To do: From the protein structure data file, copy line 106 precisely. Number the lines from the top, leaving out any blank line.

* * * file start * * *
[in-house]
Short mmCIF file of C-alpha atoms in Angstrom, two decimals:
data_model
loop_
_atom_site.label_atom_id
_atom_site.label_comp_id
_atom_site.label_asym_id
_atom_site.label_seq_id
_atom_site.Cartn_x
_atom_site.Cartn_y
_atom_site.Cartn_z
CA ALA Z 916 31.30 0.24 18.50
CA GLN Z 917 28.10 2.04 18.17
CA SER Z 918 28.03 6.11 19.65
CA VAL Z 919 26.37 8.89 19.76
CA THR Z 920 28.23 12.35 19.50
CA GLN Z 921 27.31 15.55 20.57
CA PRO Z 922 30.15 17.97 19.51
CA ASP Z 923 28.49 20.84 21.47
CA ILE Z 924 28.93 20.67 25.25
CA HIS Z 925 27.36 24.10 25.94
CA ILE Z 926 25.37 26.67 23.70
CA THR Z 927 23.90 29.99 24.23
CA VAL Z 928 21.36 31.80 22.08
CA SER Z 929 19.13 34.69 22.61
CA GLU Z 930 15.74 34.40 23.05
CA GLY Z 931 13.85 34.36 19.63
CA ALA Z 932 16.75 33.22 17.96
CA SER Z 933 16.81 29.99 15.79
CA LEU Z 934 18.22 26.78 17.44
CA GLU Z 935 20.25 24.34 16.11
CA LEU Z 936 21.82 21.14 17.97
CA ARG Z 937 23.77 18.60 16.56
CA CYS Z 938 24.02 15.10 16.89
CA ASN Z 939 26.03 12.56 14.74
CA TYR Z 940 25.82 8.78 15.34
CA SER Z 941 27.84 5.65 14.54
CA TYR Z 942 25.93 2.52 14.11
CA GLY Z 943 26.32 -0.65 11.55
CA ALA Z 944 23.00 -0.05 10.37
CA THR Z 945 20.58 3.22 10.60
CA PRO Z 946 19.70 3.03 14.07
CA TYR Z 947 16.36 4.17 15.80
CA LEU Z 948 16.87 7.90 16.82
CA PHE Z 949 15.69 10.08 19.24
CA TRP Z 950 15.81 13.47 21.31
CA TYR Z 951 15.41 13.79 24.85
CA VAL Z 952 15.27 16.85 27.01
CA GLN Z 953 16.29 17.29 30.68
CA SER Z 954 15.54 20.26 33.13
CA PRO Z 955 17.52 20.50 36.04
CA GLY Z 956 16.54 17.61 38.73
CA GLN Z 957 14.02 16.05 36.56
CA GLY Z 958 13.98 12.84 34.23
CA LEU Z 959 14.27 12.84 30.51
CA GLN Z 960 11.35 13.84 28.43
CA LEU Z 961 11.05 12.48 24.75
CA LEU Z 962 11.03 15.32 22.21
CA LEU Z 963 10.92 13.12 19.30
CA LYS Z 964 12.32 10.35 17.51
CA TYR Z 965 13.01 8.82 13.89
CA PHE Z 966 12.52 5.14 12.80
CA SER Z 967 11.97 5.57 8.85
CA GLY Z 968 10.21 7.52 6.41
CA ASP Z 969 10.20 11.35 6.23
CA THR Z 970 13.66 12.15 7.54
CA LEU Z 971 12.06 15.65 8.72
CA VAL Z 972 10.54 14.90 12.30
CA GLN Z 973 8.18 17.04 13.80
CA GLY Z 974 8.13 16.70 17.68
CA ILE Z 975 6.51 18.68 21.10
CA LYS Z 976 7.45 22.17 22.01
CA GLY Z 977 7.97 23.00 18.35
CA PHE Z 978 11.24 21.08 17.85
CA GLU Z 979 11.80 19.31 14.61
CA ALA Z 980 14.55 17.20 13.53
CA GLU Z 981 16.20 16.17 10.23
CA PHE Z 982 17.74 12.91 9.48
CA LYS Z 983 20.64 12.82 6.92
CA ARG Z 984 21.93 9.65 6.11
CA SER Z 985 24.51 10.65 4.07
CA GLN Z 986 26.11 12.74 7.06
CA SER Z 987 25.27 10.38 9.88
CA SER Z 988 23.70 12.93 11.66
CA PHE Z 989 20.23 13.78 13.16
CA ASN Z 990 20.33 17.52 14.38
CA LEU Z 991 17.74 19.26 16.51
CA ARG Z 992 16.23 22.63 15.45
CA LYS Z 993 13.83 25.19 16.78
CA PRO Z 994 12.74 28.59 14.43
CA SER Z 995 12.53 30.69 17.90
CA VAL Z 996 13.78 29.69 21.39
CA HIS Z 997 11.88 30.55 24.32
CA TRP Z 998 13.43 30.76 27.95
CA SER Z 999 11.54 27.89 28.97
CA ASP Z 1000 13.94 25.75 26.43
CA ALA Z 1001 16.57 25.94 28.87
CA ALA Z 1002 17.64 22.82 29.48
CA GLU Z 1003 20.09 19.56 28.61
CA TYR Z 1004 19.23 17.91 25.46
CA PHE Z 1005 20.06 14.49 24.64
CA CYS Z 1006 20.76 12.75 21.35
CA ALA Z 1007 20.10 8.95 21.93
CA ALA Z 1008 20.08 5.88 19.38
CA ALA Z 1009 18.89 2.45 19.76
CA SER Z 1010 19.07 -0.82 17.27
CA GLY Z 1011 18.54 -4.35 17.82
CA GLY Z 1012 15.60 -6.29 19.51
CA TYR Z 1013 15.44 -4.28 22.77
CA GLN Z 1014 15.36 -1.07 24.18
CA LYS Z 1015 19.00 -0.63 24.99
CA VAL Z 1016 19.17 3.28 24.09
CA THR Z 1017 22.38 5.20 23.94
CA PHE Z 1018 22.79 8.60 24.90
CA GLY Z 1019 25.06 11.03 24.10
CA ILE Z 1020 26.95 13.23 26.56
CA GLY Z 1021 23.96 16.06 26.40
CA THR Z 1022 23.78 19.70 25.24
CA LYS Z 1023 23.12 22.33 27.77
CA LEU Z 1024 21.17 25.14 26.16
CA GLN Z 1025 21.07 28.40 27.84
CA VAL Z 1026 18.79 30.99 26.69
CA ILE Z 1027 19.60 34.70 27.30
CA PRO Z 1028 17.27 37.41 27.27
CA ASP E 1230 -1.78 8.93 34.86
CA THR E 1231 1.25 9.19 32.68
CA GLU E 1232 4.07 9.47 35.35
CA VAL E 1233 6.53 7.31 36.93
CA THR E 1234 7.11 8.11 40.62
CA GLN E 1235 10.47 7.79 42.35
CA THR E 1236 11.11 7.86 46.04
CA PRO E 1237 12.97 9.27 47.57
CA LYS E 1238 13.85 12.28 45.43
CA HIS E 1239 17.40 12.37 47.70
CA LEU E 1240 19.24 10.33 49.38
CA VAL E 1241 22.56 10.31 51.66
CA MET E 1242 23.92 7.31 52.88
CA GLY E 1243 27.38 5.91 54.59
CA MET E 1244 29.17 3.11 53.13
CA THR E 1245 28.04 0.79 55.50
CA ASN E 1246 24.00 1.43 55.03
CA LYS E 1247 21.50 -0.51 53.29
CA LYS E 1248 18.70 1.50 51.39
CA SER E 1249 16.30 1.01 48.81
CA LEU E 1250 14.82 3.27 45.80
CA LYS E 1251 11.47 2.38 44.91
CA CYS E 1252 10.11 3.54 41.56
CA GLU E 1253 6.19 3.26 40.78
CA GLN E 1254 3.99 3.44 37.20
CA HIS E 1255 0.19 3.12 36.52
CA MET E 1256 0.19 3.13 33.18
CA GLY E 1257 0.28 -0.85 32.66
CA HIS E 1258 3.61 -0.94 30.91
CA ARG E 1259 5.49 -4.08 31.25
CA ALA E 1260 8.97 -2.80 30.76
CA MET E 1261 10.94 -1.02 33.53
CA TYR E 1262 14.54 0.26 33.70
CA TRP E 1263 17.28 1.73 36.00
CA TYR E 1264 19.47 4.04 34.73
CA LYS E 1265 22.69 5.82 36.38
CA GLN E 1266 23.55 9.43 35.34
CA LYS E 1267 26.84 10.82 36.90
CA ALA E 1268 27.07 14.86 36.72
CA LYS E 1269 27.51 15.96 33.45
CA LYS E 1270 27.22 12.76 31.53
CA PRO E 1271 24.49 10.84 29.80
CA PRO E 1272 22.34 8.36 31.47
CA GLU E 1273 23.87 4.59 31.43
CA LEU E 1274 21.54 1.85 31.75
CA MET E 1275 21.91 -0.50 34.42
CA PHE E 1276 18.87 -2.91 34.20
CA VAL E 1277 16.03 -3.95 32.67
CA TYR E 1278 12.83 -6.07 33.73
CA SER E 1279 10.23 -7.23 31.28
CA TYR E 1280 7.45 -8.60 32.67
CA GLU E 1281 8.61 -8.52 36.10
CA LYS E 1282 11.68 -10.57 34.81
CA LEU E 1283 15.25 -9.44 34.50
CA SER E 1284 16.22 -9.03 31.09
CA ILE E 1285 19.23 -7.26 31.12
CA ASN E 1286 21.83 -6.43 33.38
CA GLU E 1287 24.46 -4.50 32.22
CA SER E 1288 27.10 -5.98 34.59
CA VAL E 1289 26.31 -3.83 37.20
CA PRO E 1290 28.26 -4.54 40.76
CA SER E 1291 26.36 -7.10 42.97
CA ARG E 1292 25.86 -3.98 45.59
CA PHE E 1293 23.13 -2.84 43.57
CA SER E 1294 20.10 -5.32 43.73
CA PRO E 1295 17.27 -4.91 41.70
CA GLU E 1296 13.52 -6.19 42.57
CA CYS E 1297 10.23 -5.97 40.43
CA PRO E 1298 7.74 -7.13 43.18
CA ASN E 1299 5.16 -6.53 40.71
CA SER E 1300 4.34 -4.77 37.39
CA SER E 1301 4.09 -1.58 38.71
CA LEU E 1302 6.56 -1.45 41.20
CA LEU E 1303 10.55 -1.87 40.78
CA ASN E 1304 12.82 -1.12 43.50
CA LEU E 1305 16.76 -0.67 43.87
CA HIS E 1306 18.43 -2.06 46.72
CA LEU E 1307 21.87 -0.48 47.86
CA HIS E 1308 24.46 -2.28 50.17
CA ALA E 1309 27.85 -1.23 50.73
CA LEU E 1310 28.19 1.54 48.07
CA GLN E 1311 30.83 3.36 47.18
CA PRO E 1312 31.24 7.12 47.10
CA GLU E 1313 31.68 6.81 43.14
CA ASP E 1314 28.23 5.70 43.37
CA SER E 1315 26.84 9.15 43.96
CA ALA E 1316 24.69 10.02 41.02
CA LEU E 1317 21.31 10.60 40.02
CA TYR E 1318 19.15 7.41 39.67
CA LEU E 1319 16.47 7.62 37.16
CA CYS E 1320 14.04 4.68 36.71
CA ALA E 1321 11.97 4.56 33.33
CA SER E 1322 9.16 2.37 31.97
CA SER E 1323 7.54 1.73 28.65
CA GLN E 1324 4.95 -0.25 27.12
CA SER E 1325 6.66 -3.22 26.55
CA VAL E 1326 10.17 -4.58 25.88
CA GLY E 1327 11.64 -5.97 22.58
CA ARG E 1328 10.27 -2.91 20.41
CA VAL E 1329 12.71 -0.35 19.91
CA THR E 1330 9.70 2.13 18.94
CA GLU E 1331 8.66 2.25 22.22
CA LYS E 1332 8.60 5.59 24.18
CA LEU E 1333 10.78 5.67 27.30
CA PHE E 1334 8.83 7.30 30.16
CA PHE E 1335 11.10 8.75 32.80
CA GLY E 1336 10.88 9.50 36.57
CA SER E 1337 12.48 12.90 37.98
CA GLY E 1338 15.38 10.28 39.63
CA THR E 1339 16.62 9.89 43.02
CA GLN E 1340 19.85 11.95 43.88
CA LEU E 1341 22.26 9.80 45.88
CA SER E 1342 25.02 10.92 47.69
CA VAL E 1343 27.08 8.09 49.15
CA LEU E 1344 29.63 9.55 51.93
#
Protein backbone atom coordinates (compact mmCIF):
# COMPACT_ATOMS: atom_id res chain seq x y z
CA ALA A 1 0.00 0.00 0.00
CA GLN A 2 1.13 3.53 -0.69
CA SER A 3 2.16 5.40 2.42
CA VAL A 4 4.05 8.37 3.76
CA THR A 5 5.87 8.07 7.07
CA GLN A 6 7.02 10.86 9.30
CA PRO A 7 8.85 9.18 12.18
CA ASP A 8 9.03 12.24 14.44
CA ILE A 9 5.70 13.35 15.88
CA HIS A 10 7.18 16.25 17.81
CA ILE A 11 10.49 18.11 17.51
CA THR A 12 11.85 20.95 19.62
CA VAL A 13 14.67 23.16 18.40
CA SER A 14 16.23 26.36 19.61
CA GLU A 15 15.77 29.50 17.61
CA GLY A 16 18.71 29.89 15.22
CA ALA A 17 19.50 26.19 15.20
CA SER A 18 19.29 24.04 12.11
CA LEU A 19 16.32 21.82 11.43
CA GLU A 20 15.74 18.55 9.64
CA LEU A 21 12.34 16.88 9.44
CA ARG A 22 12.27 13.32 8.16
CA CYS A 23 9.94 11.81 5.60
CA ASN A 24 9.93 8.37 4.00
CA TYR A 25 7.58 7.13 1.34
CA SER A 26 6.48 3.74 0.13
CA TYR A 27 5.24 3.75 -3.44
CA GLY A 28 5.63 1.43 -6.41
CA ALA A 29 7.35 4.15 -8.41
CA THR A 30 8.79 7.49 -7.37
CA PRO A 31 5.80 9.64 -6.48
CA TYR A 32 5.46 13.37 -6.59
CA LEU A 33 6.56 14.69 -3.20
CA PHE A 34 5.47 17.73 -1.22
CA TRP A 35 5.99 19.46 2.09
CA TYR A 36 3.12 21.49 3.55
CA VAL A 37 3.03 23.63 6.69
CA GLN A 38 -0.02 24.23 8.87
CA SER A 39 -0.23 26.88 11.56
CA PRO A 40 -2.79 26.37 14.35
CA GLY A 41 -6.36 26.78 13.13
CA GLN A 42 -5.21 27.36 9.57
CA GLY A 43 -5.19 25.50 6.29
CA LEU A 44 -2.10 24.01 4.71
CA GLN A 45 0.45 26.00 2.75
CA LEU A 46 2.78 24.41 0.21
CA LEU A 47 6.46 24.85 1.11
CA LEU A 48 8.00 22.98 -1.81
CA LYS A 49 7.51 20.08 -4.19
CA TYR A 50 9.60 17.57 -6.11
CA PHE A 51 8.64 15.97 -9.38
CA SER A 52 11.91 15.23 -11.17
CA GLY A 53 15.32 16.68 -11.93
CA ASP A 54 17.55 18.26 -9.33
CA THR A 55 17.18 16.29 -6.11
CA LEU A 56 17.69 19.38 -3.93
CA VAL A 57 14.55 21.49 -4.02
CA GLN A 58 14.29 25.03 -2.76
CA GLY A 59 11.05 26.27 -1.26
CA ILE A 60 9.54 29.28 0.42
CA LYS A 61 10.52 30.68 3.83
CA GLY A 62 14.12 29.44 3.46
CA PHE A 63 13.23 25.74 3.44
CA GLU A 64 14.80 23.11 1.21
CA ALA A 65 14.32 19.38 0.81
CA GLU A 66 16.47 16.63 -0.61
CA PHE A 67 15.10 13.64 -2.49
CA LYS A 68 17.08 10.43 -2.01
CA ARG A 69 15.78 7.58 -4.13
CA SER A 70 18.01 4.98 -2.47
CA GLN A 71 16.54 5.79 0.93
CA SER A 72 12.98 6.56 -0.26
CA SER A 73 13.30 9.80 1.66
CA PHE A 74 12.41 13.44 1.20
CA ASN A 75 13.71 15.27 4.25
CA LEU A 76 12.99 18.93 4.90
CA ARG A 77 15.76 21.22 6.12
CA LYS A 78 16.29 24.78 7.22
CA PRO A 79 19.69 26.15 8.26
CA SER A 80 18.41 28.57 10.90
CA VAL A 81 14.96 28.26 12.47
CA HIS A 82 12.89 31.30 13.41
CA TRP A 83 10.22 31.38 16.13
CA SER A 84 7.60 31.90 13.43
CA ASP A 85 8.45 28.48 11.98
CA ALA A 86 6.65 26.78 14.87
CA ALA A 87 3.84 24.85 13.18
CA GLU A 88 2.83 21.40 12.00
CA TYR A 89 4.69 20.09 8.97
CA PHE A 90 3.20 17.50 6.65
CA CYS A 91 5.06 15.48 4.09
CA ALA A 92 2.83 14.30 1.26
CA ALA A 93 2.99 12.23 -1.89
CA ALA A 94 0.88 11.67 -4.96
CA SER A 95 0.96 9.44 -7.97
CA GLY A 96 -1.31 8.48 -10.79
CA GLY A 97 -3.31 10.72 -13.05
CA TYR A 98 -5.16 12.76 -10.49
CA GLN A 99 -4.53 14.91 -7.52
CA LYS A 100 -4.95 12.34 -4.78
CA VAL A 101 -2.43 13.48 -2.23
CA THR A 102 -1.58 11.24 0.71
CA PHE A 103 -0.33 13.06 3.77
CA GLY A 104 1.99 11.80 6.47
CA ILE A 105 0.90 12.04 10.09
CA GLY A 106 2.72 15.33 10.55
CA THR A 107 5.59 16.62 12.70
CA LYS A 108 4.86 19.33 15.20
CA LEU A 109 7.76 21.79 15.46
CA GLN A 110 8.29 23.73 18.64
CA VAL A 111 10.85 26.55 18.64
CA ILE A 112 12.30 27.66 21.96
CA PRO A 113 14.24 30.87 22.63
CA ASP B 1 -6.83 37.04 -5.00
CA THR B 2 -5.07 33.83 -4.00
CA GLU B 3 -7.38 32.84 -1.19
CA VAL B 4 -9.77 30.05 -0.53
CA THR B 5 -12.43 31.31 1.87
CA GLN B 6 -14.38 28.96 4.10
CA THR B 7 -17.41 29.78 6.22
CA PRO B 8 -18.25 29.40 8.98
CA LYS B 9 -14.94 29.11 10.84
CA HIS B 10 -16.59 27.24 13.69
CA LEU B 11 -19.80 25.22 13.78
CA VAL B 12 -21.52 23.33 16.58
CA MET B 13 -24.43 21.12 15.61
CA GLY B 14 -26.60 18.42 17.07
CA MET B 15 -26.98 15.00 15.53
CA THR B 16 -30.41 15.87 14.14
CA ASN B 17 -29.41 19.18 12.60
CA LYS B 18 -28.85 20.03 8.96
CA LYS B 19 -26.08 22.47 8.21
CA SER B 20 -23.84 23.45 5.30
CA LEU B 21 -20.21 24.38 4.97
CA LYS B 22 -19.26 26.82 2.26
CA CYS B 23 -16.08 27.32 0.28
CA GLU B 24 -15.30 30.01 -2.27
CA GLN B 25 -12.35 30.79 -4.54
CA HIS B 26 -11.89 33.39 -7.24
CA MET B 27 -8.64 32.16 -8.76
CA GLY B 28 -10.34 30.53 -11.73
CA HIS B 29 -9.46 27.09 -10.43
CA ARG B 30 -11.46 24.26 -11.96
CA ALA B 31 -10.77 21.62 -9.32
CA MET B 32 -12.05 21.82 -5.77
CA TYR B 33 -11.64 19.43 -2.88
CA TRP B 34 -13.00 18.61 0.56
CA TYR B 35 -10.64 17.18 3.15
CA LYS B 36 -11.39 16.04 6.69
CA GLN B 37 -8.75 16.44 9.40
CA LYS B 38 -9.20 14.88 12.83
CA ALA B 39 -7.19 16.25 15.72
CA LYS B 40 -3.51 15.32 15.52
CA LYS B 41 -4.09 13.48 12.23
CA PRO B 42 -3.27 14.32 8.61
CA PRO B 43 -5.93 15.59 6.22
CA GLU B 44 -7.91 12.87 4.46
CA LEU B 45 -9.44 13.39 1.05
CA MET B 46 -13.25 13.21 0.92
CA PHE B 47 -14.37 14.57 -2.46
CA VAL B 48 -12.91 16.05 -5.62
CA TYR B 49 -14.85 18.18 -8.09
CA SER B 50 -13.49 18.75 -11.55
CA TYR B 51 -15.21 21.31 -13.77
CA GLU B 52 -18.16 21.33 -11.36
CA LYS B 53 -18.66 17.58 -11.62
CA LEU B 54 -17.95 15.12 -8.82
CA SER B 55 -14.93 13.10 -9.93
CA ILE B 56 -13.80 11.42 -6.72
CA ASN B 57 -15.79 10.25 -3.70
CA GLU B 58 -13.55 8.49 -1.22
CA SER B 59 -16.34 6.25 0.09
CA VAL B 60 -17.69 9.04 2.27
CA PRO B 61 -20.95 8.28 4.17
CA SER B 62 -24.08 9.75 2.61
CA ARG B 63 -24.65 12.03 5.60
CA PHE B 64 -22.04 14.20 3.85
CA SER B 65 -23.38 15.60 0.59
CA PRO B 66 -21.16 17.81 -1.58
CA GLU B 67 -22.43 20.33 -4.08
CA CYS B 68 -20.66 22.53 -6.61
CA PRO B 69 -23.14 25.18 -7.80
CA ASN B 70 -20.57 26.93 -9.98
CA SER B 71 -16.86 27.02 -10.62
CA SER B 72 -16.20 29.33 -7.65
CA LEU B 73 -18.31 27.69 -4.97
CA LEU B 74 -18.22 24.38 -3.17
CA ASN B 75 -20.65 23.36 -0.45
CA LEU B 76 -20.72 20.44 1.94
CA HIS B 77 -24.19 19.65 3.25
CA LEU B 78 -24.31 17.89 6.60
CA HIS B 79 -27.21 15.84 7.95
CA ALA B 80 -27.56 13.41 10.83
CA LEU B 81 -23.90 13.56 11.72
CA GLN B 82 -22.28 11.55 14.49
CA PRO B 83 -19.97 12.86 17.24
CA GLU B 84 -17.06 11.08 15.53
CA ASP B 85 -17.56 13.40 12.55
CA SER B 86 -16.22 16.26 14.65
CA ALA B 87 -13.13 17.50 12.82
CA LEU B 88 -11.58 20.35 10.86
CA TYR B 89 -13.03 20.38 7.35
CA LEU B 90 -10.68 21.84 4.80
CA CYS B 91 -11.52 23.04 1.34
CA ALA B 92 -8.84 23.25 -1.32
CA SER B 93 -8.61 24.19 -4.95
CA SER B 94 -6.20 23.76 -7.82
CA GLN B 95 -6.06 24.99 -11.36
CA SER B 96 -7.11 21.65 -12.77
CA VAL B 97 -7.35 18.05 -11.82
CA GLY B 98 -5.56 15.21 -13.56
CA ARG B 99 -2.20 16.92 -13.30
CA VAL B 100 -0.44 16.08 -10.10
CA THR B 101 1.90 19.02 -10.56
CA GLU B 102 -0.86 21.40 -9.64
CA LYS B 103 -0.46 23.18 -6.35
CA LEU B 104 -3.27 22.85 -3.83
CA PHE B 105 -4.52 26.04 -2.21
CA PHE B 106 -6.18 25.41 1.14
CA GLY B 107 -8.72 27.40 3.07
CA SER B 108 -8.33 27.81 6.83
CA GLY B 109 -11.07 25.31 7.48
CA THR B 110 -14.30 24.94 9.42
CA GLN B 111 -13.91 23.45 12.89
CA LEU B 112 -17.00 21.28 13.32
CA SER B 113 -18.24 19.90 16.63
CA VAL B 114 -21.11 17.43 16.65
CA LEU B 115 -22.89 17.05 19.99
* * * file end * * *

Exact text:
CA SER Z 1010 19.07 -0.82 17.27